Is Your Mortgage an Inflation Hedge? : RealEstate

A couple days ago I posted “Your Mortgage Is NOT an Inflation Hedge” where I laid out a scenario where a mortgage is not a good inflation hedge. I learned a lot from the comments and so this is an update where I have included a link to a spreadsheet calculator to find if your mortgage is a good hedge against inflation. What I have found is that the claim: “A 30 year mortgage is always better than a 15 year or paying in cash because of inflation” is not always true. The details of the down payment, mortgage interest rate, assumed inflation rate, and interest tax deductions MUST be taken into account to say for sure. Very often more is lost in the cost in interest paid over a 30 year mortgage than is gained through the inflation. Some things to remember:

-This is not a debate whether real estate appreciation out paces inflation. The argument in question is whether in inflation adjusted terms you pay less with a 30 year mortgage because you lock in a price at today’s dollars but are paying in inflation adjusted dollars. We are only talking about whether to pay in cash, with a 15 year, or a 30 year mortgage. Property appreciation occurs the same regardless of how a home is purchased so it is not a relevant variable here.

-Keep in mind that although inflation has been double digits at certain times like the 70s. When inputting numbers into the calculator you are putting in the annual average of what you assume the next 30 years of inflation will hold. When predicting the future its often wise to use the average of the past 100 years or so. So be careful not to cherry pick the highest numbers that make you see what you want to. Even if you cherry pick the three decades with the highest inflation in U.S history you would still have an average inflation less than 5%. Pretty high, but also the ideal scenario. Also keep in mind that there is a point where inflation rises high enough for long enough that it would ABSOLUTELY be a winning scenario for you to have a 30 year mortgage. I am not arguing against that.

-I added a mortgage interest tax write-off bit to the calculator. Keep in mind your circumstances and make sure to put realistic numbers. Whether you have a standard or itemized deductions or whether it is primary residents or an investment property etc.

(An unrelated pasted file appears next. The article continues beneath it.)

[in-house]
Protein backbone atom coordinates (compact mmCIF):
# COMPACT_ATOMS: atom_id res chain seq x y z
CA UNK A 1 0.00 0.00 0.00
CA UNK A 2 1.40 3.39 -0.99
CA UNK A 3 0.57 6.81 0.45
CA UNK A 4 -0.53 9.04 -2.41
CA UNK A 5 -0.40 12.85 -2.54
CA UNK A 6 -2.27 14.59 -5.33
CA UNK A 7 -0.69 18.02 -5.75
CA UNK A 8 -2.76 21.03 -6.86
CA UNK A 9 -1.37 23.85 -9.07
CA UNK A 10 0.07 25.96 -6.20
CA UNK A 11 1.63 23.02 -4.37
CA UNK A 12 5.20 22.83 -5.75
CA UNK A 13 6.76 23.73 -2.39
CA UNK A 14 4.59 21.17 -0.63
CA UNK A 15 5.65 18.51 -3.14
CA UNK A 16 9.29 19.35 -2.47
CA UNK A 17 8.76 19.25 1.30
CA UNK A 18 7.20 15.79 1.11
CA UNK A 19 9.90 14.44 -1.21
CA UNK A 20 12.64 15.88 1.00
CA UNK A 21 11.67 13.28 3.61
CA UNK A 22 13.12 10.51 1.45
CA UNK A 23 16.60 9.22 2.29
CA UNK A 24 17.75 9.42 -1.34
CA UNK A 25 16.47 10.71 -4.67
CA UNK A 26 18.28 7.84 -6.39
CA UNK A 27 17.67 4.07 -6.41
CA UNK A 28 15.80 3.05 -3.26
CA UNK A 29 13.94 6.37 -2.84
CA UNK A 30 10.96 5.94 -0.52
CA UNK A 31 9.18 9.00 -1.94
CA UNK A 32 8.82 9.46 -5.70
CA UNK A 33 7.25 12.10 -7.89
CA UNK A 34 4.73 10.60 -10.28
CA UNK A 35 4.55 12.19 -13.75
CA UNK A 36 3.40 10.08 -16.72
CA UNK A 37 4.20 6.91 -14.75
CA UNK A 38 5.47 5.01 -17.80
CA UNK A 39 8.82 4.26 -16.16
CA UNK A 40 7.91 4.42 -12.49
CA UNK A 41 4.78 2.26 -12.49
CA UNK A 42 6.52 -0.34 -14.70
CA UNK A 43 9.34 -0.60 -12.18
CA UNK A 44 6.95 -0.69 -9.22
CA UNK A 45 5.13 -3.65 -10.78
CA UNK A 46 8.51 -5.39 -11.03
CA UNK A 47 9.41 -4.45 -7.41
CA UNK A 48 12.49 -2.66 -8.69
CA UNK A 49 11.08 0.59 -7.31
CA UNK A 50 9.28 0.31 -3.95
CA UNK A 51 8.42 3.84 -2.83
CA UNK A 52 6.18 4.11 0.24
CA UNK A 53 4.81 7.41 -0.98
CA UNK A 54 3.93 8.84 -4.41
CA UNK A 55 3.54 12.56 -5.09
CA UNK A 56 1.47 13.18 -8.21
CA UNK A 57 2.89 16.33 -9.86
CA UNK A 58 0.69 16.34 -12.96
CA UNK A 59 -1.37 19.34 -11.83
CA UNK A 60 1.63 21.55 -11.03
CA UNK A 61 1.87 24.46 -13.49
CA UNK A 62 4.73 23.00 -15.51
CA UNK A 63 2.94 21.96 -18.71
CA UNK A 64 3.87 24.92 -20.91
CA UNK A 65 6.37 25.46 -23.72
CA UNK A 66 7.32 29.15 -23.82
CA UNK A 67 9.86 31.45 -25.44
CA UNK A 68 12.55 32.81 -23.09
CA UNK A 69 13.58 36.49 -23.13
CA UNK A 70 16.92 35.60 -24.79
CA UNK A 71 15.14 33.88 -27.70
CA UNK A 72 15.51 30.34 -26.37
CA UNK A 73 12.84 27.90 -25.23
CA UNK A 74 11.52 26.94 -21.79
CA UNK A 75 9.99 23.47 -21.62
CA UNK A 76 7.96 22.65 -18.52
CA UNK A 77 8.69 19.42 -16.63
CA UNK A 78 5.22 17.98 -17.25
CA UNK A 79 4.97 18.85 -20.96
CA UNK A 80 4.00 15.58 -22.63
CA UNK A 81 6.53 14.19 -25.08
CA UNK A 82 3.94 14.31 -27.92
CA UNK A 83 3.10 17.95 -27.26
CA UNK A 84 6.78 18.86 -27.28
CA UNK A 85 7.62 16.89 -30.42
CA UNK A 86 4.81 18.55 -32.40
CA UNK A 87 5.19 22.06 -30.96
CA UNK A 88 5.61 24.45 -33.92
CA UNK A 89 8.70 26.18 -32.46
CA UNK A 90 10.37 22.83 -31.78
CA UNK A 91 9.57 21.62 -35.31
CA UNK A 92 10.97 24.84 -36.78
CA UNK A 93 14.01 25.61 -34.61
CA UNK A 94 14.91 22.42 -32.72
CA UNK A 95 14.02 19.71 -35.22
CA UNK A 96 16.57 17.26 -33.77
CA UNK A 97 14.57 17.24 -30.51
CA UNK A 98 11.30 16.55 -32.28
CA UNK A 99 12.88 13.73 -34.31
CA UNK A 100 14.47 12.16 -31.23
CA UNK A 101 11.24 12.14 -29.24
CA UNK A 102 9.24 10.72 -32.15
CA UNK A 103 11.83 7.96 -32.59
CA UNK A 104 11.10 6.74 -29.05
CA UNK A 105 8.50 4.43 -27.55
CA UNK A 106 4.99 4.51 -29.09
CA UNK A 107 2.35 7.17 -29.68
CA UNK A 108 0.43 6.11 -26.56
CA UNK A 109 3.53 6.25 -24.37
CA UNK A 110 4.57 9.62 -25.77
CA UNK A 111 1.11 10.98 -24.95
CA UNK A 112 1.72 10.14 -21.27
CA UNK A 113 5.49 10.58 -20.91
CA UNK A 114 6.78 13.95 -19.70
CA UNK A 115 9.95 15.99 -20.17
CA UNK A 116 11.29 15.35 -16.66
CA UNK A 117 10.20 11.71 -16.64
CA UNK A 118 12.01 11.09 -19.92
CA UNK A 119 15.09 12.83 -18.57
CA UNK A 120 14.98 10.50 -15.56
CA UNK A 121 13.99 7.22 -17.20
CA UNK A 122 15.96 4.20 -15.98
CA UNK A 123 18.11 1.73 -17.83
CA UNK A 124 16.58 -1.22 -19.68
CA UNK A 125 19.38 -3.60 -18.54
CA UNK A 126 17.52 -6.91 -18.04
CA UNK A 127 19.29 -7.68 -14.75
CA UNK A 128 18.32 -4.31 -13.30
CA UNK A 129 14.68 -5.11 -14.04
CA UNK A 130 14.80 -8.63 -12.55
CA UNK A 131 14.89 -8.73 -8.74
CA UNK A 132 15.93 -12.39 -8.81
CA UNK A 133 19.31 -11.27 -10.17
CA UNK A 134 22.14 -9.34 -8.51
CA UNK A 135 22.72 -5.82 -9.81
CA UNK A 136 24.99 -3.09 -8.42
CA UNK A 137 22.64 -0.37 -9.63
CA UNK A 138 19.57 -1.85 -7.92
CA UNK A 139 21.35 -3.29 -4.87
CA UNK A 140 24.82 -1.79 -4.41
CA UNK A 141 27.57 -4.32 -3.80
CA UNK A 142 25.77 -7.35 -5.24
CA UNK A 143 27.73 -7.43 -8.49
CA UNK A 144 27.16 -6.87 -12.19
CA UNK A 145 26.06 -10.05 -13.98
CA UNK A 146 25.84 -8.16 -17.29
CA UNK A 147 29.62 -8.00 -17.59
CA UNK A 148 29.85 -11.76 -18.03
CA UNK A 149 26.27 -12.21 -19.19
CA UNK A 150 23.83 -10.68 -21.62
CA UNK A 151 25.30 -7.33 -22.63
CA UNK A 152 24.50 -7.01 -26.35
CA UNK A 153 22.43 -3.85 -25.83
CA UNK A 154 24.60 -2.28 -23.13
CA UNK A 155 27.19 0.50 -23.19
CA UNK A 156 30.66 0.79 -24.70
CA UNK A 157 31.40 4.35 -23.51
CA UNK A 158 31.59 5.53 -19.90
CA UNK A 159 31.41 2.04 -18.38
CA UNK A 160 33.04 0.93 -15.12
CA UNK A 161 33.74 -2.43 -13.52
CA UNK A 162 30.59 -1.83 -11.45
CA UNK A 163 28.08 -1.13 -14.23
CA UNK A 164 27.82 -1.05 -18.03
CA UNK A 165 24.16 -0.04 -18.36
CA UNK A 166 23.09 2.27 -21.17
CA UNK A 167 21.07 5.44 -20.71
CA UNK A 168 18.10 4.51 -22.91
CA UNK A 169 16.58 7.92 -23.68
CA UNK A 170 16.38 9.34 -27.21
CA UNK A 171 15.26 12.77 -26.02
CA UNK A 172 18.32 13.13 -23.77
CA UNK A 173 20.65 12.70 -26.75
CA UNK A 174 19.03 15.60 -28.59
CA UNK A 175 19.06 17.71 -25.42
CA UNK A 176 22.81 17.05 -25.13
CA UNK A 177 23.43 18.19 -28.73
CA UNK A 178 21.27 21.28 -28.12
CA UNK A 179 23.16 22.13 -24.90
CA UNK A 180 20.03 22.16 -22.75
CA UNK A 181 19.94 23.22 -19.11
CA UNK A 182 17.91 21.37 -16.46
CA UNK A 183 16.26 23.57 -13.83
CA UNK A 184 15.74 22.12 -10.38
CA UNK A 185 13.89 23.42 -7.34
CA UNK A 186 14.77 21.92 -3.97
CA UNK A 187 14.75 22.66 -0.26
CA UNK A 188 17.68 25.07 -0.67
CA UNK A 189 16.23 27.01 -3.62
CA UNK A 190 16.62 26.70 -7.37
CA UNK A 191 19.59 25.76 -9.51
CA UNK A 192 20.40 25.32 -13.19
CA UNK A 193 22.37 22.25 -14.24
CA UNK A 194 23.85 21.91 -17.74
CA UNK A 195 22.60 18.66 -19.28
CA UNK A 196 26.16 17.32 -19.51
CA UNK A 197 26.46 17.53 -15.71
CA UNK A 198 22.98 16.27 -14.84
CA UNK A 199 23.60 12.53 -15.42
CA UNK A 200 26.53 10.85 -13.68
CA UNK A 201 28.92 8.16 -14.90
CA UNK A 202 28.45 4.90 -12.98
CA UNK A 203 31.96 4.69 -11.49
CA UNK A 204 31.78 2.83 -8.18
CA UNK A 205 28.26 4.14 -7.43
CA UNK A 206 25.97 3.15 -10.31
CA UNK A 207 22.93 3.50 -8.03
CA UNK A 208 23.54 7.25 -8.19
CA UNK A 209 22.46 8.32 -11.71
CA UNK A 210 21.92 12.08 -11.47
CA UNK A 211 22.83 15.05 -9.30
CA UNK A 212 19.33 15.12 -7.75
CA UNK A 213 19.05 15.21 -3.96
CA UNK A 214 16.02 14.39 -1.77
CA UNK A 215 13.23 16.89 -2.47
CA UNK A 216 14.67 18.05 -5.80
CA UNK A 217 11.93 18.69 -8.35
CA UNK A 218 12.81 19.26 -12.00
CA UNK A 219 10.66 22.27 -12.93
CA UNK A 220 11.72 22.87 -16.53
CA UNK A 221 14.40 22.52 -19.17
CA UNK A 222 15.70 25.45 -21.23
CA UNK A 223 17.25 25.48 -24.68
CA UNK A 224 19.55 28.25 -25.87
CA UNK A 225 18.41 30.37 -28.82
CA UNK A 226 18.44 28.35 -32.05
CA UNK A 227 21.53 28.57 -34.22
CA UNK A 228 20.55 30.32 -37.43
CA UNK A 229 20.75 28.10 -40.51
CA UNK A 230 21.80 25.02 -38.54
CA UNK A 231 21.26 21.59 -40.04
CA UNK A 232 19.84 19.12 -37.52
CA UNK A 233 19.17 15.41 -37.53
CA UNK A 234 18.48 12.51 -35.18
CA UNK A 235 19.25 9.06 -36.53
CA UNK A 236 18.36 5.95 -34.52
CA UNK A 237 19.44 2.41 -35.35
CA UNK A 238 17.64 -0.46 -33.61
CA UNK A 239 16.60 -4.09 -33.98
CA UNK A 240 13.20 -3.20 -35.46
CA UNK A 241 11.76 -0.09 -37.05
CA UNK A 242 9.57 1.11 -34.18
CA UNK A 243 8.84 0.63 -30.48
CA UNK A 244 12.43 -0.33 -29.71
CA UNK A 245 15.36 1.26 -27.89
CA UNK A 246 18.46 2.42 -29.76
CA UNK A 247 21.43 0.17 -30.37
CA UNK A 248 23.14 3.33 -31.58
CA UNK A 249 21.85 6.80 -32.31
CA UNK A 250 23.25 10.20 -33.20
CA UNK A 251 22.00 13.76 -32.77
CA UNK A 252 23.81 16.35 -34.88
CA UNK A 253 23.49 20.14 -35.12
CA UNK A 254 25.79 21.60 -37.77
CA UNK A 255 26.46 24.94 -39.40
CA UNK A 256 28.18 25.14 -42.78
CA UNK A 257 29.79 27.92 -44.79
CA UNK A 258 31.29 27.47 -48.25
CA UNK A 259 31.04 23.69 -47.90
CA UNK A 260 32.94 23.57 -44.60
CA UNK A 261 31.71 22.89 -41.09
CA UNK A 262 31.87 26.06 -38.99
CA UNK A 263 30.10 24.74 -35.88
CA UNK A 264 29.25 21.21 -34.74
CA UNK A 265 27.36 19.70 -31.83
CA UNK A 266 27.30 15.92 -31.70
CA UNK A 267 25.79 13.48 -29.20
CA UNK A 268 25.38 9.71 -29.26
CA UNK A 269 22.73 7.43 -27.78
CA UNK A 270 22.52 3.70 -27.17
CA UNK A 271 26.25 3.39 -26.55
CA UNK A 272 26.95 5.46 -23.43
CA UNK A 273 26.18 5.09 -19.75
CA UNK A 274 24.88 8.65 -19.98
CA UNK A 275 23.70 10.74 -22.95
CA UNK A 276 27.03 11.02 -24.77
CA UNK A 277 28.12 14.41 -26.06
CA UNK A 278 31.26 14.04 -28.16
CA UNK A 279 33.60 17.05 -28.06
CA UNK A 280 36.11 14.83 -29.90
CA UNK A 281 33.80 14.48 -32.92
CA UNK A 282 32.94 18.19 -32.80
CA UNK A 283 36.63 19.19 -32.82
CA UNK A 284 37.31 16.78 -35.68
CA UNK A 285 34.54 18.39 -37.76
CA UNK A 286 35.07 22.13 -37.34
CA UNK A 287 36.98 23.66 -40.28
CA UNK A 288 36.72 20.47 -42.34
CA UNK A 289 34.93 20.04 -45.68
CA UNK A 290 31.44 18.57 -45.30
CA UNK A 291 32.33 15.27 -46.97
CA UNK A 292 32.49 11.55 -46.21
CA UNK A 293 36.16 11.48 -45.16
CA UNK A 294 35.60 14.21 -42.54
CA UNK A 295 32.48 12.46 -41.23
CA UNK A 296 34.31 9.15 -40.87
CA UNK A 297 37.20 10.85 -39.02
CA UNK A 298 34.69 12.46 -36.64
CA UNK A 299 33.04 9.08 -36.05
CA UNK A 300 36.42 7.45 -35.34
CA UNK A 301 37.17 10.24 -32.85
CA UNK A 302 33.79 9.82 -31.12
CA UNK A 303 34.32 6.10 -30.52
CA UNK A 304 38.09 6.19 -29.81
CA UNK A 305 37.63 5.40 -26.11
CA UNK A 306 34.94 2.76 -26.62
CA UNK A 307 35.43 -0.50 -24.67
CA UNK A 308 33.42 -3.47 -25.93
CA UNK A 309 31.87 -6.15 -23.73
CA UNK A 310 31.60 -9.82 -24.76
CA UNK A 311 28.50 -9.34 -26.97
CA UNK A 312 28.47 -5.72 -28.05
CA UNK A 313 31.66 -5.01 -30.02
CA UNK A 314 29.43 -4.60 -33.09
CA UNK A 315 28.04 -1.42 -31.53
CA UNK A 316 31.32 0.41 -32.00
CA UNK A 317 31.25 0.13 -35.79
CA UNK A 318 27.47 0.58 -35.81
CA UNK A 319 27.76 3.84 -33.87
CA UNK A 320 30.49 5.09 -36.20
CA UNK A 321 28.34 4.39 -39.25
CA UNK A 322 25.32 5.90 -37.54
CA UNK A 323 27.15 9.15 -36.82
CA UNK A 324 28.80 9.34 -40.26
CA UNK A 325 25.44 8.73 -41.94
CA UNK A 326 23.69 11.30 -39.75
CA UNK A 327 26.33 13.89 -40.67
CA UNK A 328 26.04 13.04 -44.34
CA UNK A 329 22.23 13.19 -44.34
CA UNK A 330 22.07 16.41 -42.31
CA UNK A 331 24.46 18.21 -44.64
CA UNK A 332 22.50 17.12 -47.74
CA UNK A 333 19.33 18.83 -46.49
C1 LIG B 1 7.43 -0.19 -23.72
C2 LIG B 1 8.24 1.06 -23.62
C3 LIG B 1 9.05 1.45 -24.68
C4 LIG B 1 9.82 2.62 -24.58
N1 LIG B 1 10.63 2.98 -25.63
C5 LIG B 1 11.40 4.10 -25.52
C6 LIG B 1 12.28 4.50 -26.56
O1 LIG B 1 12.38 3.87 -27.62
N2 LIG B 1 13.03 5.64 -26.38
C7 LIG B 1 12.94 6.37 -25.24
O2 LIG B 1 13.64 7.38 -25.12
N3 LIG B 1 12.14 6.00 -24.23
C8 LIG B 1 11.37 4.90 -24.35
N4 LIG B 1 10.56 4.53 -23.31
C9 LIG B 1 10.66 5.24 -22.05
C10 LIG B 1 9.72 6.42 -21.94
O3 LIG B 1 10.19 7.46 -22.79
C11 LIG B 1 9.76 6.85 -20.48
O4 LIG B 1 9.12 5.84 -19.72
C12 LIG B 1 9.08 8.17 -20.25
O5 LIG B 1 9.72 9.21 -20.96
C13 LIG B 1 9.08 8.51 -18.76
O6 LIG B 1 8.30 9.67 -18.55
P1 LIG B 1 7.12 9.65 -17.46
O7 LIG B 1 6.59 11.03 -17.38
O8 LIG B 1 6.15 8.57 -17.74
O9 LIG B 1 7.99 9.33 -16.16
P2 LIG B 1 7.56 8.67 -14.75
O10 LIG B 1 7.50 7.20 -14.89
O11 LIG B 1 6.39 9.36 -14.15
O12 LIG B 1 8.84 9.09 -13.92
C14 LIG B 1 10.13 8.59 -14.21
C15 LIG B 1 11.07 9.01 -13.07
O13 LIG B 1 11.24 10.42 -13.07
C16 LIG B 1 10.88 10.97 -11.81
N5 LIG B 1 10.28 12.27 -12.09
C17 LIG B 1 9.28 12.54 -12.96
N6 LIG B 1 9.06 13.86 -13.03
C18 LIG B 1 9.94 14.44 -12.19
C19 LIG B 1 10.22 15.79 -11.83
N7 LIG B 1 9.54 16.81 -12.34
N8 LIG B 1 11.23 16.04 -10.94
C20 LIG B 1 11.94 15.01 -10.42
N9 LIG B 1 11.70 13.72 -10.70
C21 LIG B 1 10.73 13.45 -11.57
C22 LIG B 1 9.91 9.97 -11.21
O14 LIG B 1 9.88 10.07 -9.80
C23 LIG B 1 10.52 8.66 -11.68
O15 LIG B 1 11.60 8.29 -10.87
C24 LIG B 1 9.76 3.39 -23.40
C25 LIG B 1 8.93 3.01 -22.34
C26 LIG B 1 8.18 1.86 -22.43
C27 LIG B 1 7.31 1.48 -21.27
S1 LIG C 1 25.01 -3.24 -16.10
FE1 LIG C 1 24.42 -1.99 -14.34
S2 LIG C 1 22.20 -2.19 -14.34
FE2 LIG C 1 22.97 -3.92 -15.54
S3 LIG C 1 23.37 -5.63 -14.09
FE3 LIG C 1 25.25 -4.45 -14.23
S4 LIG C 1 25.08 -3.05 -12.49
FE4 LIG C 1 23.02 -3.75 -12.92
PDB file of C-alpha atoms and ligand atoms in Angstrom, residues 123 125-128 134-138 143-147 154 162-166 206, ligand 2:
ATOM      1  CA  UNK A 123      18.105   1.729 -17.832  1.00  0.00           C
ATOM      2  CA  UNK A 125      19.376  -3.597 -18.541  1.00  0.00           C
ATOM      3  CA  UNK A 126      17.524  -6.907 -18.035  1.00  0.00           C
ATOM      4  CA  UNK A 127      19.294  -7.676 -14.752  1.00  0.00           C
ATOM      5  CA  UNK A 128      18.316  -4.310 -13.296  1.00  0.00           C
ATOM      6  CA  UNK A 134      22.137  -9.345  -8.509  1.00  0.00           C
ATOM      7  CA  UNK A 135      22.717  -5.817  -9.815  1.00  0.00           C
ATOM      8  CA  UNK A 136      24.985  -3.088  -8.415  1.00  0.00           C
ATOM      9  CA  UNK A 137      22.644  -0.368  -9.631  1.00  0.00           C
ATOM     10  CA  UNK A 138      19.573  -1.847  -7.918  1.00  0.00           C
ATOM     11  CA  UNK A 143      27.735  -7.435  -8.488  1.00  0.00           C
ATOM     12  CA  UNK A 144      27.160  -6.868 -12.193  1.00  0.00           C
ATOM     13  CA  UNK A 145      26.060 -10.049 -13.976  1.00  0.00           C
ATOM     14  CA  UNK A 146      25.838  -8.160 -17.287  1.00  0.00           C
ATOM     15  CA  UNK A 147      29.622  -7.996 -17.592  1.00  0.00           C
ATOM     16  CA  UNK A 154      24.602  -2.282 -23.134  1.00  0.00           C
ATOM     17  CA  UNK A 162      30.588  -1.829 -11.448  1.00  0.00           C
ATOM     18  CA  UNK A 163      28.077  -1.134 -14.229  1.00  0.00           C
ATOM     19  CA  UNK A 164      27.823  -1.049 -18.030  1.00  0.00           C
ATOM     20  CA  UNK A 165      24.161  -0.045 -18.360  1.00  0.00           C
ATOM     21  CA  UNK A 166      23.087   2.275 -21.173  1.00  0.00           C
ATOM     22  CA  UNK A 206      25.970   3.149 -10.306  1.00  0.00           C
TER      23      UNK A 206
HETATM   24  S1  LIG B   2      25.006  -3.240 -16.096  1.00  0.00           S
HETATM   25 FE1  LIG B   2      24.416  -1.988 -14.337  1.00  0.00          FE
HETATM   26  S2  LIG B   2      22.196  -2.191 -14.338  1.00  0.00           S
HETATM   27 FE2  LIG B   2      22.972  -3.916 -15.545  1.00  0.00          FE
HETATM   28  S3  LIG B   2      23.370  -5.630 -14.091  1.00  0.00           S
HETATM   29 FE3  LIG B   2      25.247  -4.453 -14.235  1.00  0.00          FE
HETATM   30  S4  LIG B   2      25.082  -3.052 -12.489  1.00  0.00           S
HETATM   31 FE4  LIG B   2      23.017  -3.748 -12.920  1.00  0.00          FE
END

-A huge factor not considered in this spreadsheet calculator is the opportunity cost of the money you use to pay for a house in cash or in bigger payments for a 15 year mortgage as apposed to the 30 year mortgage. For example instead of making higher monthly payments with a 15 year mortgage you get a 30 year and invest the difference into the stock market. In the future I would like to add to this feature to the spreadsheet calculator. However keep in mind that many people do not have the discipline or circumstances to get a 30 year mortgage and then religiously invest the difference of a 30 year and 15 year mortgage into the stock market for 30 years. So automatically making the assumption that will happen may be wrong.

-Yet another thing to keep in mind. The assumed advantage of a 30 year mortgage is that you lock in a price for the house today. But as inflation occurs and your income rises with inflation. You are then paying yesterdays price with today’s inflated dollars. One problem with the assumption is that on average people’s income has not risen with inflation as is assumed. Most people’s incomes do not go up 3.22% a year for 30 years.

-Last but not least. There’s not a terrible chance of errors in the calculator so I apologize in advance if there are.

Here is the link to the spreadsheet calculator:

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